apparently you can search them all the way through 2008.
Time travel. Whoa.
Sunday, February 04, 2007
who are the sisters?
To understand it, you need to know that I live with my parents in a 9000-sq-ft former convent, built in 1953. It is down the street from Spiritwood's Catholic Church and across the street from Rivier School, a Catholic school named for Sister Marie Rivier, founder of The Sisters of the Presentation of Mary. A few months ago, Mom and Dad heard that Spiritwood's resident nuns had sold their house and were hoping to stay in town if they could find a place. My parents have a lovely apartment downstairs, where my grandfather lived until May. After prayer and deliberation, my parentes decided to offer the apartment to the Sisters, and on January 23rd they moved in.
The convent was also a boarding school for many years for children who lived further north in Saskatchewan. It sits on land that used to belong to the Searle grain company, for which my grandfather was a buyer. Grandpa was involved in the transactions with the Catholic Church to buy this land. As a child, my mother took piano lessons in a little room that is now the apartment office, and sometimes she would join the boarders for study hall, which room is now divided between the apartment and my dad's carpentry workshop.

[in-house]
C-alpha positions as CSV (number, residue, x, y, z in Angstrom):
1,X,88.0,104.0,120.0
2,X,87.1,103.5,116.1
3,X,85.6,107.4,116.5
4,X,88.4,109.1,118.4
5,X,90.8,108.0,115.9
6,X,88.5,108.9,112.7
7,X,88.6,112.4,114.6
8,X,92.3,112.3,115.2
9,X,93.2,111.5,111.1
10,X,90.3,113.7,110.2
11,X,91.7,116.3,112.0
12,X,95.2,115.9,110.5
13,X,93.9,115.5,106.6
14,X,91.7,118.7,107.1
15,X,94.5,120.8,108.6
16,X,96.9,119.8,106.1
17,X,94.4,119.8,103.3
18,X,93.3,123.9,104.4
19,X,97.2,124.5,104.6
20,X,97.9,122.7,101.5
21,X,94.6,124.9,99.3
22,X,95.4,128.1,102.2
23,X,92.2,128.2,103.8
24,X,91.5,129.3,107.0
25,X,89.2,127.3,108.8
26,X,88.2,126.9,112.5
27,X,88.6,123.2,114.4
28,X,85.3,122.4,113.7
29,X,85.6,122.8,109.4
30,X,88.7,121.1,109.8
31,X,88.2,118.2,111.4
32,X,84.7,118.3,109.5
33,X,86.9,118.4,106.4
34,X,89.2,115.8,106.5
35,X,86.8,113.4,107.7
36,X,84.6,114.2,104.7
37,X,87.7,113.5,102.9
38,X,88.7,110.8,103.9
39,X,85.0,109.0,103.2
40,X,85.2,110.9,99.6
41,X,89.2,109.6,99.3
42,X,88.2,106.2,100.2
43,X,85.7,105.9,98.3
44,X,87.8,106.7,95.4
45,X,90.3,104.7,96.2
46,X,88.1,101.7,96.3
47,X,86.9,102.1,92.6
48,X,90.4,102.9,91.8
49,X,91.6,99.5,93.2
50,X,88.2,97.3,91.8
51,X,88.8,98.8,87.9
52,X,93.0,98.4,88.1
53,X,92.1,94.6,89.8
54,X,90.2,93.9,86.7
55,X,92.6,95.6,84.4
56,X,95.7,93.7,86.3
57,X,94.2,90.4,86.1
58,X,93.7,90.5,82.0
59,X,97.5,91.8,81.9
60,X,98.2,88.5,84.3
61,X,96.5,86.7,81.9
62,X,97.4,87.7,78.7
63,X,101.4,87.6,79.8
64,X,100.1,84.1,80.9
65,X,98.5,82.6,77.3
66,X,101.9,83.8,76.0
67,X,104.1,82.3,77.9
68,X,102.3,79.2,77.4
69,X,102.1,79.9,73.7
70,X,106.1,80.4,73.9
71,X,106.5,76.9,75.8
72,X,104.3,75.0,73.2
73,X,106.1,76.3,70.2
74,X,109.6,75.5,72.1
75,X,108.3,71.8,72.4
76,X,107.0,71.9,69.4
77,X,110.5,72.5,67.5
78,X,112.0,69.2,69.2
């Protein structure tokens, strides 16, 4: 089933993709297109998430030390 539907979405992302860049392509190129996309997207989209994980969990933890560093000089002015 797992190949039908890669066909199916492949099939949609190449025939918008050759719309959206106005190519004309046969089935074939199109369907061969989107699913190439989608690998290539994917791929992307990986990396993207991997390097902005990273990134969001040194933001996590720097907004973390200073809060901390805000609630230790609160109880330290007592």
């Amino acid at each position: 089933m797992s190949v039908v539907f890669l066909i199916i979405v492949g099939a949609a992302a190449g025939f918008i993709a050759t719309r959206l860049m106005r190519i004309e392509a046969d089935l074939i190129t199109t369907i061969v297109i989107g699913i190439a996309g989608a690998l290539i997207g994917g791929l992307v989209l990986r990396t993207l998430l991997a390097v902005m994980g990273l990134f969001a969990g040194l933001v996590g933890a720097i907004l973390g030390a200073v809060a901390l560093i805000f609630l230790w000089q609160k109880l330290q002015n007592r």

When Srs. Therese and Bernadette joined the Presentation of Mary, their vocational choices were two: cook or teacher. Sr. Bernadette thought she would like to be a cook, but her superiors steered her towards teaching. Sr. Therese was also a teacher, a profession they both loved, particularly their four years each in Spiritwood. Each of them has had a teaching career of more than 30 years. But profession was not as important to them as devoting themselves completely to God. Now their work is parish ministry with seniors, especially visitation and taking the Eucharist to shut-ins.
For Sister Therese this move was a kind of homecoming. A teacher at Rivier School in the early 1950s, she was among the first nuns to live in this building when it was built in 1953. It's good to have them home.